Desiree’s Baby: Prejudiced Criticism of the One-Drop Rule

1245 WordsJul 17, 20185 Pages
“Desiree’s Baby” provides insight into the application of the hypodescent rule in plantation-era Louisiana, depicting individuals of mixed race who are marked and assigned to the subordinate social group. In her short story, “Desiree’s Baby,” Kate Chopin addresses the practice as it was applied to the “one-drop rule,” the notion that an individual with white complexion may be deemed black by society given the presence of any African ancestry. Desiree, the story’s protagonist, is eloquently placed at the intersection of the two races, victimized in order to highlight the flaws and inadequacies of the rule. Desiree’s ultimate removal from white society and possible death may indicate a text working to criticize racial prejudice; however,…show more content…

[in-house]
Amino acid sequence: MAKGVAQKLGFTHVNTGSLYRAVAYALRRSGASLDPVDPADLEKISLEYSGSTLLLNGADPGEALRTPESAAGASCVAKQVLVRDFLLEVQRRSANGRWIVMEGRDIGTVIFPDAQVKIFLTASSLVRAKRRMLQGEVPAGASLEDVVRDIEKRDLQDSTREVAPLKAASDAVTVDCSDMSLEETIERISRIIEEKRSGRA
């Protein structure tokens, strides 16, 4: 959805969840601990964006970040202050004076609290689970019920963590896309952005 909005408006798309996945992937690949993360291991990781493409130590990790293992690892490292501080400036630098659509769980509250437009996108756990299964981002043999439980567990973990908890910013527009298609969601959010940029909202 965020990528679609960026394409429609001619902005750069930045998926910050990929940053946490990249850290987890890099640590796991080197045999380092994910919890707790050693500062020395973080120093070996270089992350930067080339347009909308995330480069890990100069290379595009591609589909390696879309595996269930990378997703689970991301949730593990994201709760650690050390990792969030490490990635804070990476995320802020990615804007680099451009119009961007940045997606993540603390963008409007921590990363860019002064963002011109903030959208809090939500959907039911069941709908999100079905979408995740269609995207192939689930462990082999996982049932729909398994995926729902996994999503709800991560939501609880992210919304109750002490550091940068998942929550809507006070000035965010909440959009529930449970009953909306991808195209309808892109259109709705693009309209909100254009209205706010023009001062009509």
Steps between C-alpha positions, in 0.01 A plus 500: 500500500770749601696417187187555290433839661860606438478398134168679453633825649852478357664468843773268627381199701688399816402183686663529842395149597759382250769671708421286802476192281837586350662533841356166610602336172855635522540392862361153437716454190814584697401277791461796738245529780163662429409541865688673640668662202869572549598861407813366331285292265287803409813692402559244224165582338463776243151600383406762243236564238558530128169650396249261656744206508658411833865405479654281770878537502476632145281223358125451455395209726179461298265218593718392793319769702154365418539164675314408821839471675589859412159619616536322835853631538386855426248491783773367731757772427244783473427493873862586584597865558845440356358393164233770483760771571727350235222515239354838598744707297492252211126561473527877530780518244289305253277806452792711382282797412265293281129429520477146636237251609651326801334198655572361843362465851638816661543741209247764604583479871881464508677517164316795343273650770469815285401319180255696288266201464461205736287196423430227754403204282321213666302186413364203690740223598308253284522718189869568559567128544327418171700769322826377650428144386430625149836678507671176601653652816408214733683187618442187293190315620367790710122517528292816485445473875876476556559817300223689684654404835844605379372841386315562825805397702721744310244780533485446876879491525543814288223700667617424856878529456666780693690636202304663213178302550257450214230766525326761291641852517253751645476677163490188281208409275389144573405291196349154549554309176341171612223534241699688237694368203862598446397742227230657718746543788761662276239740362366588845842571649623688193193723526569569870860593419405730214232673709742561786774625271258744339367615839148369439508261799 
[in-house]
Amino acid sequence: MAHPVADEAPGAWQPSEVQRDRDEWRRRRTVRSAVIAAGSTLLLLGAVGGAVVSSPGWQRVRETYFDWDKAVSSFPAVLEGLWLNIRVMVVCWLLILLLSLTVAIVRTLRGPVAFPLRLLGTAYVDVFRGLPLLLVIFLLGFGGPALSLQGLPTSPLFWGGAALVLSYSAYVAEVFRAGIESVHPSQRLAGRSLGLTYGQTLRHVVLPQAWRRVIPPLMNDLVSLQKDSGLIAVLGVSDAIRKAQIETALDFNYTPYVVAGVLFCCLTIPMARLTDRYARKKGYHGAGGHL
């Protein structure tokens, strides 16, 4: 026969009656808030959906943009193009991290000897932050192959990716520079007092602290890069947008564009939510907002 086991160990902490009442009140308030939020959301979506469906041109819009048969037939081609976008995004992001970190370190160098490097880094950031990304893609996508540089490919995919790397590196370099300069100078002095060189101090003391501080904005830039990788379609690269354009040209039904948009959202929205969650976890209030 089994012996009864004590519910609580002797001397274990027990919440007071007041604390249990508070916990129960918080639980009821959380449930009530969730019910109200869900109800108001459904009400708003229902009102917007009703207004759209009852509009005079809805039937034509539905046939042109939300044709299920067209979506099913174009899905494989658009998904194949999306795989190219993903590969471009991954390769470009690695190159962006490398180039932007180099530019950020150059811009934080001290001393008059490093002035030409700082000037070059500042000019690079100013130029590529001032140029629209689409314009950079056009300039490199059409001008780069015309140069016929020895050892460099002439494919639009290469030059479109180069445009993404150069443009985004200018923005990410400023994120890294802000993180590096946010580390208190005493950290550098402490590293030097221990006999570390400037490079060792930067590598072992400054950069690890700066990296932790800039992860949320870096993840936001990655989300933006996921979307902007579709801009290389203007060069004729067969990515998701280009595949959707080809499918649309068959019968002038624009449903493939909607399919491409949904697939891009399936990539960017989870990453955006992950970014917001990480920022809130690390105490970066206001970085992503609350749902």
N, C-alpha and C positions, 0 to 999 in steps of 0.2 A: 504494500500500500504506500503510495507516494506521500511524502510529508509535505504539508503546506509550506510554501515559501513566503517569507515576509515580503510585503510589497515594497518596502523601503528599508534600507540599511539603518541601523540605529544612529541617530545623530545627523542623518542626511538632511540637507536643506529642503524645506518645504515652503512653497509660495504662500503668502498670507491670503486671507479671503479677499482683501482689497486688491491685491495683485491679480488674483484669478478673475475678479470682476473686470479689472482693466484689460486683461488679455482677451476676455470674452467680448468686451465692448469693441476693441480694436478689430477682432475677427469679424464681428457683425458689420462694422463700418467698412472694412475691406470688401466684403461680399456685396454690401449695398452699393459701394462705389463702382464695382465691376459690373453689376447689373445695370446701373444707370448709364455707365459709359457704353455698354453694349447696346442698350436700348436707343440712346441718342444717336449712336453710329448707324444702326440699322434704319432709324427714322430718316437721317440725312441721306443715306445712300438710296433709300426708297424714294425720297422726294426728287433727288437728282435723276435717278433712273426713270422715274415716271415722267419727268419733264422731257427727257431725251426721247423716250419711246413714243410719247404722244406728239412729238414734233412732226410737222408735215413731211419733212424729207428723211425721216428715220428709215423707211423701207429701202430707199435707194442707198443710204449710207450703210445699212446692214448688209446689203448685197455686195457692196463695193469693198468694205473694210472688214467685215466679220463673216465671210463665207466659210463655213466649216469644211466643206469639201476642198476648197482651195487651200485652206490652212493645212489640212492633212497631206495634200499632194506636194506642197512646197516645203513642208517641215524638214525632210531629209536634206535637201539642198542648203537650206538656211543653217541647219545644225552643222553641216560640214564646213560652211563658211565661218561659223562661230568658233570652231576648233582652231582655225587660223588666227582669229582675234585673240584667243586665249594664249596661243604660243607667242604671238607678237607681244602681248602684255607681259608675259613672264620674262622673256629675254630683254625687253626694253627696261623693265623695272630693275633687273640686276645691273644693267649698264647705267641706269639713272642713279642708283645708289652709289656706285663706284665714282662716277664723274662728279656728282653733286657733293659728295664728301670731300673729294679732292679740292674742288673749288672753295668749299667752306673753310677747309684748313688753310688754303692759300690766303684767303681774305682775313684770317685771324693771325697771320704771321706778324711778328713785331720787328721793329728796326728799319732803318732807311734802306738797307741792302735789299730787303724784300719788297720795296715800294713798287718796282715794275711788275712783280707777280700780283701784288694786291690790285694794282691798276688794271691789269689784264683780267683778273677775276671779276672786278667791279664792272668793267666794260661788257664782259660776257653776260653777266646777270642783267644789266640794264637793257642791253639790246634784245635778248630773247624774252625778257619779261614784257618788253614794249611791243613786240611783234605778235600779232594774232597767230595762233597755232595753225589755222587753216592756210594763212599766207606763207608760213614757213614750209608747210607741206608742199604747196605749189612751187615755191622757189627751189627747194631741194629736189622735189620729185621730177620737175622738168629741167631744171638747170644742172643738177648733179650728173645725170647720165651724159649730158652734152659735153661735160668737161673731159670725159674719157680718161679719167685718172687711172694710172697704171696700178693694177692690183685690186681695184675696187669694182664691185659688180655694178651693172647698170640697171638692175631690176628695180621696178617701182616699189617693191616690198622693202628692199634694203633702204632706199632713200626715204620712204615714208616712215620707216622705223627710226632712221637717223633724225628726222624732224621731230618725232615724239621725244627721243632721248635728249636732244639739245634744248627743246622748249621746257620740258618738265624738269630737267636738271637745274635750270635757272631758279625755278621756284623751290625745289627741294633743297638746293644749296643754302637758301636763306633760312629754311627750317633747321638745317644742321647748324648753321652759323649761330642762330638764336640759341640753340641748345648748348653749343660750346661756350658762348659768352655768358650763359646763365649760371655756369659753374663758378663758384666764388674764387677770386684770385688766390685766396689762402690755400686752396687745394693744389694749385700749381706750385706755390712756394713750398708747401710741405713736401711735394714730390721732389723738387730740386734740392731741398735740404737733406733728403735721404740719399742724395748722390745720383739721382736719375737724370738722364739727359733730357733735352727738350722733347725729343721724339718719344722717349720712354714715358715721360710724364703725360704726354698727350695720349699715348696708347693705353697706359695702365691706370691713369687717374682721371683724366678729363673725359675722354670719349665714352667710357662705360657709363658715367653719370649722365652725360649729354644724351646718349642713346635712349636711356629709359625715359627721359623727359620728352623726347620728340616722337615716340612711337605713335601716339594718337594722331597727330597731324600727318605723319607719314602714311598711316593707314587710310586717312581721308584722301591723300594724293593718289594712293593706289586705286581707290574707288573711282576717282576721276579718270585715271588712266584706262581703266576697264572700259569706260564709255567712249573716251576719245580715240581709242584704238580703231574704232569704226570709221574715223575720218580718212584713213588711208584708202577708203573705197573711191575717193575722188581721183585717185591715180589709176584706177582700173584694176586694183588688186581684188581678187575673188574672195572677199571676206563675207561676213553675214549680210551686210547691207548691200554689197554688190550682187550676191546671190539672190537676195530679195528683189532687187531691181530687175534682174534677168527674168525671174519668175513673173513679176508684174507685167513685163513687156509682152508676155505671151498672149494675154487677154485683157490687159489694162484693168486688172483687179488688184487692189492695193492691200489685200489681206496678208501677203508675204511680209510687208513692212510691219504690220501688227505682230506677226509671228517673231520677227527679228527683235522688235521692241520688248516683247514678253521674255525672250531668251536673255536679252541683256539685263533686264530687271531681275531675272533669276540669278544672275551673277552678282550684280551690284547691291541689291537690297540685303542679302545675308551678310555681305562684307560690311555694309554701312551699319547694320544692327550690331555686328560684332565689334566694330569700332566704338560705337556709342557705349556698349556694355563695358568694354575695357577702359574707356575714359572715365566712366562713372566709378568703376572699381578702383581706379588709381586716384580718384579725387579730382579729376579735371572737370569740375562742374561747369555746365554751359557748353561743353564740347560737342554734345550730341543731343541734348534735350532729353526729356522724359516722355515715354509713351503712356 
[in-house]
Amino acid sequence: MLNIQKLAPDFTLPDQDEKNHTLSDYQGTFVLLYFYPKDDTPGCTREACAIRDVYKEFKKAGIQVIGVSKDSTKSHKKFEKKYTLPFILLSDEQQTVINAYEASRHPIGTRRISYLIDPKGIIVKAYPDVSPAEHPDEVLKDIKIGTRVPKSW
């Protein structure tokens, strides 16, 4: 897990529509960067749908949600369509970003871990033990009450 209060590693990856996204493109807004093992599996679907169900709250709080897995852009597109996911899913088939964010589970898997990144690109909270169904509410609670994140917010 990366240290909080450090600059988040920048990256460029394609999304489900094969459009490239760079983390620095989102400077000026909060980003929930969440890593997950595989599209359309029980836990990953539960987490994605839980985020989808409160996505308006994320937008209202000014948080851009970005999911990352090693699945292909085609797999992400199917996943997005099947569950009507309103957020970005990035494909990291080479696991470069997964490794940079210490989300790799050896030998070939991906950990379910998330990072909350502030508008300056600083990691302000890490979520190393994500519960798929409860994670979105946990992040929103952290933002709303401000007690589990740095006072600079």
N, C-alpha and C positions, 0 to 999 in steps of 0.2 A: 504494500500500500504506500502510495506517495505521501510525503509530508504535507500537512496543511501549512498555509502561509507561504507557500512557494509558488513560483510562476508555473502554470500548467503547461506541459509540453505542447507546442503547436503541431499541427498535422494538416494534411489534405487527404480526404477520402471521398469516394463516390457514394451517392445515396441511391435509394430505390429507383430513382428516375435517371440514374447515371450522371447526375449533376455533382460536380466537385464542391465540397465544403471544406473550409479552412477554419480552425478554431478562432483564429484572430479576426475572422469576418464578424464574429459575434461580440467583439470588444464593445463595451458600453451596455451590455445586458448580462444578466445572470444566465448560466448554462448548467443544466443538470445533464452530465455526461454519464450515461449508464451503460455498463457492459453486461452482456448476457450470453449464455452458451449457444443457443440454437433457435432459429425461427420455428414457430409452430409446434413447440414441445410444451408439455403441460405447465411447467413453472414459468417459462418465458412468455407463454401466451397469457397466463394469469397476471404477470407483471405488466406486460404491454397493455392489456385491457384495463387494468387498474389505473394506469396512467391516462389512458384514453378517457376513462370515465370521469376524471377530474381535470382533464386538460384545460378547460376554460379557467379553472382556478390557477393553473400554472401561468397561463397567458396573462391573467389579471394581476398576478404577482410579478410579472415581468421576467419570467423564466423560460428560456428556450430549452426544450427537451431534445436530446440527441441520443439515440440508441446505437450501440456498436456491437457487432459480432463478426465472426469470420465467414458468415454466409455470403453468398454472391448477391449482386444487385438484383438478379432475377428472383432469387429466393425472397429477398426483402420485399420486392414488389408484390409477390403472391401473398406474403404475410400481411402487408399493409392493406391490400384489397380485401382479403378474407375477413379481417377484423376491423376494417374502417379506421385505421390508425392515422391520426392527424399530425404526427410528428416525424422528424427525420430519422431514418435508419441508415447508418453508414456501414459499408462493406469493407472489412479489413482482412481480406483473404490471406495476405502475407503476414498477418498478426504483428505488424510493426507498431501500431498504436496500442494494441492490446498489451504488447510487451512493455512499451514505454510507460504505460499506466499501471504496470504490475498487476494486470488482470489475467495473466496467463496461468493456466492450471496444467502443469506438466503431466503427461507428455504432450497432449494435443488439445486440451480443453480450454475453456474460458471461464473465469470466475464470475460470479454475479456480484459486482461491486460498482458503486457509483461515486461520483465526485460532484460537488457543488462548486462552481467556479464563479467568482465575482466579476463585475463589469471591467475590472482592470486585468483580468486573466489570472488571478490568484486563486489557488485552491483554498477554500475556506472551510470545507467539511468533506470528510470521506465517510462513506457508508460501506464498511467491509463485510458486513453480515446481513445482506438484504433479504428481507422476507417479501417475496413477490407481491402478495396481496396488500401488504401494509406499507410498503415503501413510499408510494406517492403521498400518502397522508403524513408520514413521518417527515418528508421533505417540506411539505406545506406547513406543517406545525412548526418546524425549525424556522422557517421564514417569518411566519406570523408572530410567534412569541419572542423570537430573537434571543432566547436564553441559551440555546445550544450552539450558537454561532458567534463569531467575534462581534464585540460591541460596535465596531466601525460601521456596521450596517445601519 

Without racial comparisons, the story would only be a tragedy, reading as a criticism of hasty racial categorization because of the suffering it brings, but with them it is a depiction of a flawed system that has rewarded a black man. Chopin first contrasts Armand’s tendency to take on “the very spirit of Satan” in dealing with slaves with the more relaxed relationship they had with his father (441). Looking upon L’Abri, Madame Valmonde is troubled to realize that under Young Aubigny’s rule “his negroes had forgotten how to be gay, as they had been during the old master’s easy-going and indulgent lifetime” (440). Additionally, Madame Valmonde’s sadness upon seeing the estate may indicate that Monsieur Valmonde, a white man like Armand’s father, lacks young Aubigny’s cruelty. Armand’s lack of compassion is seen again upon realizing his son’s black heritage. Feeling that “Almighty God had dealt cruelly and unjustly with him” by giving him a quadroon child, Armand asks Desiree and the child to leave L’Abri (442). In contrast, Monsieur Valmonde’s treatment of Desiree as “the idol of Valmonde” depicts his compassion toward a child who may potentially be black (440). Chopin’s racist undertones are realized as the dark-skinned Armand, characterized by volatility and callousness, is meant to be looked upon much less favorably than the story’s compassionate white slave owners. Within the system of hypodescent, Desiree is a black woman because of her

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